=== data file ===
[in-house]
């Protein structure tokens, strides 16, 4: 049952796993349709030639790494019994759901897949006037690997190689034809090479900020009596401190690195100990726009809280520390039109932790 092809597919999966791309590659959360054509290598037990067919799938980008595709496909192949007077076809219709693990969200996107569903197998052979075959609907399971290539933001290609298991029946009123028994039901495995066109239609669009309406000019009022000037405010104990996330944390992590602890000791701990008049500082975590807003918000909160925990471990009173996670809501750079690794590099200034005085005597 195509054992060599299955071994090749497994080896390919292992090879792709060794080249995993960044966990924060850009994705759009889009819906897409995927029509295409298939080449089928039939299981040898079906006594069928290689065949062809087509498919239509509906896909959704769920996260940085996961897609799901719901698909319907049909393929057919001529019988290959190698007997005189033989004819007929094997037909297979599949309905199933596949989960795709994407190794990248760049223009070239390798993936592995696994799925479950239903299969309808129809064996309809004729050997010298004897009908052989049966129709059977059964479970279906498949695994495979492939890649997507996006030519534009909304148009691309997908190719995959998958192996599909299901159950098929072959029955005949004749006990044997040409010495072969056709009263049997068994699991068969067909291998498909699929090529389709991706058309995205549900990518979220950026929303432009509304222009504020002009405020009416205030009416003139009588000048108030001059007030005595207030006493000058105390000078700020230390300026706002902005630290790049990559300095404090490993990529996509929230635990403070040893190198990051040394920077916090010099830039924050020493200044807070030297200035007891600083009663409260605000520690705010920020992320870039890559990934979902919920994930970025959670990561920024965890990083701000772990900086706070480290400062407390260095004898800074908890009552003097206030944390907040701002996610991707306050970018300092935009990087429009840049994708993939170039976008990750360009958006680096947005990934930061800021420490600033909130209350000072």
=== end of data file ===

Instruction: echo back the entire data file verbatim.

[in-house]
């Protein structure tokens, strides 16, 4: 049952796993349709030639790494019994759901897949006037690997190689034809090479900020009596401190690195100990726009809280520390039109932790 092809597919999966791309590659959360054509290598037990067919799938980008595709496909192949007077076809219709693990969200996107569903197998052979075959609907399971290539933001290609298991029946009123028994039901495995066109239609669009309406000019009022000037405010104990996330944390992590602890000791701990008049500082975590807003918000909160925990471990009173996670809501750079690794590099200034005085005597 195509054992060599299955071994090749497994080896390919292992090879792709060794080249995993960044966990924060850009994705759009889009819906897409995927029509295409298939080449089928039939299981040898079906006594069928290689065949062809087509498919239509509906896909959704769920996260940085996961897609799901719901698909319907049909393929057919001529019988290959190698007997005189033989004819007929094997037909297979599949309905199933596949989960795709994407190794990248760049223009070239390798993936592995696994799925479950239903299969309808129809064996309809004729050997010298004897009908052989049966129709059977059964479970279906498949695994495979492939890649997507996006030519534009909304148009691309997908190719995959998958192996599909299901159950098929072959029955005949004749006990044997040409010495072969056709009263049997068994699991068969067909291998498909699929090529389709991706058309995205549900990518979220950026929303432009509304222009504020002009405020009416205030009416003139009588000048108030001059007030005595207030006493000058105390000078700020230390300026706002902005630290790049990559300095404090490993990529996509929230635990403070040893190198990051040394920077916090010099830039924050020493200044807070030297200035007891600083009663409260605000520690705010920020992320870039890559990934979902919920994930970025959670990561920024965890990083701000772990900086706070480290400062407390260095004898800074908890009552003097206030944390907040701002996610991707306050970018300092935009990087429009840049994708993939170039976008990750360009958006680096947005990934930061800021420490600033909130209350000072």